The NFC East is considered the NFL's marquee division by the dint of storied histories and television ratings. Through two weeks, though, the four teams have comprised the NFC Least.
The Washington Redskins have been on the short end of two of the dominant first halves of the early season, falling behind 33-7 and 31-0. The New York Giants are 0-2 for the first time since 2007, with Eli Manning leading the league in interceptions. The Philadelphia Eagles just surrendered the San Diego Chargers' most yards in one game since 1985.
Coming off a loss of their own, the Dallas Cowboys appear to be the strongest team in a weak division.
Here's what else we learned during 14 entertaining Week 2 games Sunday:
- Falcons fans don't have running back Michael Turner to kick around anymore, but the ground "attack" is still an issue. The 36 rushing yards Sunday were the fewest in a win in franchise history. Outside of Steven Jackson's 50-yard run through a gaping hole in Week 1, Falcons running backs are averaging 1.86 yards per carry. Jackson never returned after leaving early with a thigh injury.
- Even with Sam Bradford padding his numbers in garbage time, Rams tight end Jared Cook was held to just 10 yards on one catch after toasting the Cardinals for 141 yards and two touchdowns last week. Cook drew six targets, including one where the turf monster prevented a potential gain of over 30 yards. The Falcons clearly placed an emphasis on taking Cook out of the game.
- Joe Flacco and the Ravens were shut out in the first half, but Baltimore's passing game got a boost down the stretch from rookie receiver Marlon Brown, who caught his second touchdown pass in two weeks. For the Browns, one bright spot has been young tight end Jordan Cameron, who has 14 receptions for 203 yards and one touchdown in two starts.
- The game will be remembered for Bills rookie QB EJ Manuel engineering an 80-yard, game-winning touchdown drive with 1:38 on the clock and no timeouts. The Bills are still running a more simplified version of the offense we're bound to see later in the year, but Manuel -- through two weeks -- has been a capable shepherd of the attack.
- Speaking of Newton, Panthers offensive coordinator Mike Shula allowed his quarterback to test the field deep, but Ace Boogie still looks out of sync. He tossed an interception on the first series and overthrew pass-catchers on three consecutive deep balls.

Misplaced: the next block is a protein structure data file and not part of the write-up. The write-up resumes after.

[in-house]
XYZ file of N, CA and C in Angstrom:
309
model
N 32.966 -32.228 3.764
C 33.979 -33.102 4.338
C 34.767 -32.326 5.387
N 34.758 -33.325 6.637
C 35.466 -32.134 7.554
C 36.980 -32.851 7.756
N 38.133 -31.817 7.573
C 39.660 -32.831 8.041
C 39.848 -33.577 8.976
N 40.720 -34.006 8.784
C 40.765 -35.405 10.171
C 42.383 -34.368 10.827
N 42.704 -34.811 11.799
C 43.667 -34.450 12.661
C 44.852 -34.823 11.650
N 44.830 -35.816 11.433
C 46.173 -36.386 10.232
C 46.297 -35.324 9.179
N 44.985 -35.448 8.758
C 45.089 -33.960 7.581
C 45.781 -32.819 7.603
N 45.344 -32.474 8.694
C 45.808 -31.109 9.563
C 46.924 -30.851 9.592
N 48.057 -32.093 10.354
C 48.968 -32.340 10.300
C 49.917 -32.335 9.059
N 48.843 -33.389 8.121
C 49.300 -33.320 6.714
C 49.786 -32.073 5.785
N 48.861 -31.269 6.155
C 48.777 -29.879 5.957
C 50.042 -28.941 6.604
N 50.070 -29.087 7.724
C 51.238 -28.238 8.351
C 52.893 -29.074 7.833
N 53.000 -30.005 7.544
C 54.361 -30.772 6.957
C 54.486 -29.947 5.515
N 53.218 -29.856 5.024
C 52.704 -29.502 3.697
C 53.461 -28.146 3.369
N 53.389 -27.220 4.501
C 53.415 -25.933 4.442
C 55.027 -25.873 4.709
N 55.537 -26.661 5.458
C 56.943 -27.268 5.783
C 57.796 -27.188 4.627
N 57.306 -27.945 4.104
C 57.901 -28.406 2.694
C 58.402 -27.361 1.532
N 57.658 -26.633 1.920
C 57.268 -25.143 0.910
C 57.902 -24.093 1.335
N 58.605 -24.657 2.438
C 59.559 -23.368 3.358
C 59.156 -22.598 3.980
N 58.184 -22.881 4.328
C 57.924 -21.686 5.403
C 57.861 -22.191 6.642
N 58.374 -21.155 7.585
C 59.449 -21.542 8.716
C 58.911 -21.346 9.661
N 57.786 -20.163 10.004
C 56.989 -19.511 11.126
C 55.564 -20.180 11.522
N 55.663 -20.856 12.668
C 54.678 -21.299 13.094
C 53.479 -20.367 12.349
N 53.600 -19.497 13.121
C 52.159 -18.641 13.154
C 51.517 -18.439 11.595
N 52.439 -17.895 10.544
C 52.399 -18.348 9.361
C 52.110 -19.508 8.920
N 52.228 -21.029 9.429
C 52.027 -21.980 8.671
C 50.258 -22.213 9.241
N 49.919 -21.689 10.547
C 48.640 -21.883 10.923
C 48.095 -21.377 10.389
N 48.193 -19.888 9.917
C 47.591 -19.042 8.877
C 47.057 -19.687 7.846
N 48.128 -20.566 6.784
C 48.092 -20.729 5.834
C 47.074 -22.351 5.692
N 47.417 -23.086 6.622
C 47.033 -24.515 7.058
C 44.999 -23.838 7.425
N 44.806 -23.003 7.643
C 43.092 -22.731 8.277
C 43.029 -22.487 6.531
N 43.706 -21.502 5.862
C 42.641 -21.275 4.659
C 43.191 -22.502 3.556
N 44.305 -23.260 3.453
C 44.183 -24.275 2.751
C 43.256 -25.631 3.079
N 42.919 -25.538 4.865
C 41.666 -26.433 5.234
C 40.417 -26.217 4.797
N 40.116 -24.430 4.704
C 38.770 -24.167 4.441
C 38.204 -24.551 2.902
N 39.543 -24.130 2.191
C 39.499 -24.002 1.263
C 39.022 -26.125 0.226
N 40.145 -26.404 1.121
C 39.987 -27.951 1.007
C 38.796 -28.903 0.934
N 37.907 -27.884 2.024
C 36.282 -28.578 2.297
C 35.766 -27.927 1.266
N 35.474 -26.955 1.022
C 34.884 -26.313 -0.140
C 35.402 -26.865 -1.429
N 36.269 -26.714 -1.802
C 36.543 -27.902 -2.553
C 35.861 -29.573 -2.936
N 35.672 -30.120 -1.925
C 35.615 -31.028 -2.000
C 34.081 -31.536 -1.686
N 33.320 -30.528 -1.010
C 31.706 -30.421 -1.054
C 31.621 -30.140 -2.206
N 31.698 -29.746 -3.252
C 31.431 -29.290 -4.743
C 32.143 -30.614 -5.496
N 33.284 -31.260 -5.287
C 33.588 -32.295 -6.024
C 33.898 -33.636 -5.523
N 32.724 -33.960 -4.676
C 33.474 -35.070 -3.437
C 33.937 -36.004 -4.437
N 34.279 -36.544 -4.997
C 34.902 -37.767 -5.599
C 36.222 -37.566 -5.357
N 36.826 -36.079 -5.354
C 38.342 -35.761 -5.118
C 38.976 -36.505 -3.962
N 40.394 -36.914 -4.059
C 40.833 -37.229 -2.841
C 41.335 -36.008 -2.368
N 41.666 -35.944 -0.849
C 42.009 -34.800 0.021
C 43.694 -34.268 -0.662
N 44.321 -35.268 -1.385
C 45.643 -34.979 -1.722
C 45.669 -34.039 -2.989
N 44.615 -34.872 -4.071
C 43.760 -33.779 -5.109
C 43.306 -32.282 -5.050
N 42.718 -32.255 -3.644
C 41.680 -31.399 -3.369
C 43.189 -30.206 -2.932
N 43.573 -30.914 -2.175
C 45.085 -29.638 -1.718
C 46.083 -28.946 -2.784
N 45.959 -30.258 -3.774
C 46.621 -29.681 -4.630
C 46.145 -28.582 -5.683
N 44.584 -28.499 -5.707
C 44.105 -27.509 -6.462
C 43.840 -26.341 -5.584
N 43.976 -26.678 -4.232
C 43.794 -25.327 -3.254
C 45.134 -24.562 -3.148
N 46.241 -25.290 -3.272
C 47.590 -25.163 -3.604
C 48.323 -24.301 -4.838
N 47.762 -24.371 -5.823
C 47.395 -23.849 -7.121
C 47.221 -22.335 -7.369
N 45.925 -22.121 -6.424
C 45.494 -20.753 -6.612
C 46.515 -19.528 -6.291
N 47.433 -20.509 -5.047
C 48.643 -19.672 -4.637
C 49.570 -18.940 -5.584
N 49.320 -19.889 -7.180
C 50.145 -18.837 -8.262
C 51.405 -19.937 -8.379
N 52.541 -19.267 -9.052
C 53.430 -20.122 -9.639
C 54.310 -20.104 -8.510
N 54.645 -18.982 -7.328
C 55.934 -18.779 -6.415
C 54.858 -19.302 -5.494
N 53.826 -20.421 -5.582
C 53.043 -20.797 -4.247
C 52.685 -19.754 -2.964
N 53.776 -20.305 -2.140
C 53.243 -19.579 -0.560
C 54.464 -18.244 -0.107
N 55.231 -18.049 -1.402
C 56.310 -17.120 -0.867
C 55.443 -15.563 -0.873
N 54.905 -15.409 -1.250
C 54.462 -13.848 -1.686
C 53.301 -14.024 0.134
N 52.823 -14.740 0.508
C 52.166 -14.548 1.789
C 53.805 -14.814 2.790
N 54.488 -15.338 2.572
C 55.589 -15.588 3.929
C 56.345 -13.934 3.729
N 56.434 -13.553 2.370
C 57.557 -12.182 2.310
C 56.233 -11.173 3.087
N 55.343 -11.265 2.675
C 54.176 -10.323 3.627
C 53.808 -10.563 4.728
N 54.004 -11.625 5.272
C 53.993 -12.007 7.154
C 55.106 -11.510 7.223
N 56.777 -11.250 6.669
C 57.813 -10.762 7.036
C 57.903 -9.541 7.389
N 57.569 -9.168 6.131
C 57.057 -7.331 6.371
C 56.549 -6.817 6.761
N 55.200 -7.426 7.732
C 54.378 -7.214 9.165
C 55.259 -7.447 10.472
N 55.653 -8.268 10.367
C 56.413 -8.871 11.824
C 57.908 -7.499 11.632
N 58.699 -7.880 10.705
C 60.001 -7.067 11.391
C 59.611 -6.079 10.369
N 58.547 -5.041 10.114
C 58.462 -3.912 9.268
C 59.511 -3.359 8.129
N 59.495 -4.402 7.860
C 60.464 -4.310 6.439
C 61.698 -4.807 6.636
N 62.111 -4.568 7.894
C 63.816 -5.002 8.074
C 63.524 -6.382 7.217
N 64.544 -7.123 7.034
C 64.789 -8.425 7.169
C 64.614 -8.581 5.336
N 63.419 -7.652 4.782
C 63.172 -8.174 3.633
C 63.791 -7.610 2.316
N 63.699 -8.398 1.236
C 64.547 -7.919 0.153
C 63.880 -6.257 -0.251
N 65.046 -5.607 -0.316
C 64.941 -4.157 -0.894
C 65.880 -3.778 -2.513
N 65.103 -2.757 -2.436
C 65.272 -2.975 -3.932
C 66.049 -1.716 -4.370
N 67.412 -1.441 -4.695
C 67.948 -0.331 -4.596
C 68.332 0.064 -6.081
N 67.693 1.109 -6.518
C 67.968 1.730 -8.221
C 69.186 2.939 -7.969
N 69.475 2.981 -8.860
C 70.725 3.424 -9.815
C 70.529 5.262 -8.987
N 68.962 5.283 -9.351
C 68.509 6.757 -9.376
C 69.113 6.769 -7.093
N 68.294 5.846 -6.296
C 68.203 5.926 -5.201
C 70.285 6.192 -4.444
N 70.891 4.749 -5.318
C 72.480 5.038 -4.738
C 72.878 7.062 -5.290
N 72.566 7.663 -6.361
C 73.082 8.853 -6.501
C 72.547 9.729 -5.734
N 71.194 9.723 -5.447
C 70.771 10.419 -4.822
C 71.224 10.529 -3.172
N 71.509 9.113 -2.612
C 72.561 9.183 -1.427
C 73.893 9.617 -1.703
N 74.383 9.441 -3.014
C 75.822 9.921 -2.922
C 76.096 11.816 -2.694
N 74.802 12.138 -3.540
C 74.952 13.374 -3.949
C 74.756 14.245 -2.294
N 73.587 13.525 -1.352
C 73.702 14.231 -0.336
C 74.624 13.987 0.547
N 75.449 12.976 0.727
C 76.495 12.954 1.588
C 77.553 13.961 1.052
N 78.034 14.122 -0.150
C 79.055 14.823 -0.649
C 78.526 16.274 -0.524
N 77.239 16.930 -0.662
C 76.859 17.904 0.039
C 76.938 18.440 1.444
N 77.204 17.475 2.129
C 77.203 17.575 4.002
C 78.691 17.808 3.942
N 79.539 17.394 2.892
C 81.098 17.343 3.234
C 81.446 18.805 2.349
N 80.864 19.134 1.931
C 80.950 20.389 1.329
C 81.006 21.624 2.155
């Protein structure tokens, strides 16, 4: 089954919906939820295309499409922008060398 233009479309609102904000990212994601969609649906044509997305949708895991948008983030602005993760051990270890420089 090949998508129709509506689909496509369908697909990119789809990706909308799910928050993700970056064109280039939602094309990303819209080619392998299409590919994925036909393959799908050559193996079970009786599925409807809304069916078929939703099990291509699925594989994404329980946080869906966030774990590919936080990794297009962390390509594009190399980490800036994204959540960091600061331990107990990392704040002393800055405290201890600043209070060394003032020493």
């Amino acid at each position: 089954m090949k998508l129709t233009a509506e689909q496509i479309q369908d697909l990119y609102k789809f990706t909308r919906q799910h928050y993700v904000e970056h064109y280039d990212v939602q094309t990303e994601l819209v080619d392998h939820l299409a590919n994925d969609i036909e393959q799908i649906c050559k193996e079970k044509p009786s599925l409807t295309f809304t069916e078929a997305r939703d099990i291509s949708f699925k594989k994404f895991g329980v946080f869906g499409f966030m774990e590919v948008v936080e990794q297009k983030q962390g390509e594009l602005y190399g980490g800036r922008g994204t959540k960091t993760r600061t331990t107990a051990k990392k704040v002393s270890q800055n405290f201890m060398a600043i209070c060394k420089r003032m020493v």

- Both young quarterbacks were very good in this game. But Ryan Tannehill was better. He made a number of difficult throws into tight windows and didn't have great protection.
- Dolphins general manager Jeff Ireland's offseason moves are off to a nice start. Cornerback Brent Grimes made the biggest play of the game with an interception in the end zone. Linebackers Dannell Ellerbe and Phillip Wheeler made a number of plays. And Mike Wallace was involved early and often with nine catches for 115 yards.
- This wasn't a good game for the tired Tony Romo "clutch narrative." He lost a fumble in the fourth quarter and made a number of other poor throws in the final frame, including an interception overturned by a sketchy penalty. That came after an excellent three quarters of play, including good protection. Like we said: Weird game.
[San Diego Chargers 33,
Philadelphia Eagles 30](http://www.nfl.com/gamecenter/2013091508/2013/REG2/chargers@eagles)
- If you were questioning how Eagles receiver DeSean Jackson would like Chip Kelly's offense, you have the answer. Jackson feasted in the first two weeks, going over 100 yards in each game. Unlike most coaches, Kelly will run the bomb even if Jackson and Michael Vick don't connect the first, second or third time.
- We were worried how Chargers QB Philip Rivers would perform this season with an iffy receiving corps. However, Chargers coach Mike McCoy's quick-pass offense has protected Rivers, who has spread the ball around and rejuvenated wide receiver Eddie Royal's career. Losing Malcom Floyd will hurt, but a healthy Antonio Gates helps mitigate the loss.
- The Bucs continue to kill themselves with yellow laundry, committing 10 penalties for 118 yards. Through two games -- both last-second losses -- the Bucs have been called for 23 penalties for 220 yards. Many losses will follow if this continues.
- The scrutinization of Josh Freeman will continue. The embattled Bucs quarterback threw an interception, lost a fumble and finished with 118 passing yards. In Freeman's defense, a 73-yard touchdown pass to Vince Jackson was wiped away by an illegal formation penalty.
- Drew Brees flies under the radar a bit in the "Best QB Alive" debate, but he provided a nice reminder of his ability in the game-winning drive. The Saints took over at their own 37 with 1:06 remaining and no timeouts. Completion for 15 yards. Completion for 8 yards. Completion for 31 yards. Spike. Field goal. Brees is an assassin.
- For the majority of the game, the Jaguars were without their star running back (Maurice Jones-Drew), 2012 receiving leader (Justin Blackmon) and Pro Bowl tight end (Marcedes Lewis). They didn't score their first touchdown of the season until garbage time. It's fitting that a player claimed off waivers (Clay Harbor) two weeks ago was the first Jaguar to find the end zone.
- By the metrics of both Football Outsiders and Pro Football Focus, the 49ers boasted the NFL's best run-blocking offensive line last season. It's disturbing that Frank Gore has been held to a paltry 60 yards on 30 carries through two games. Is Father Time finally catching up to The Inconvenient Truth?
- The Seahawks are unbeatable at home. They didn't lose a game at CenturyLink Field last year, and it's hard to imagine that streak ending this season. Even without wide receiver Percy Harvin, starting cornerback Brandon Browner and their top two pass rushers (Chris Clemons and Bruce Irvin), they dominated one of the NFL's powerhouses.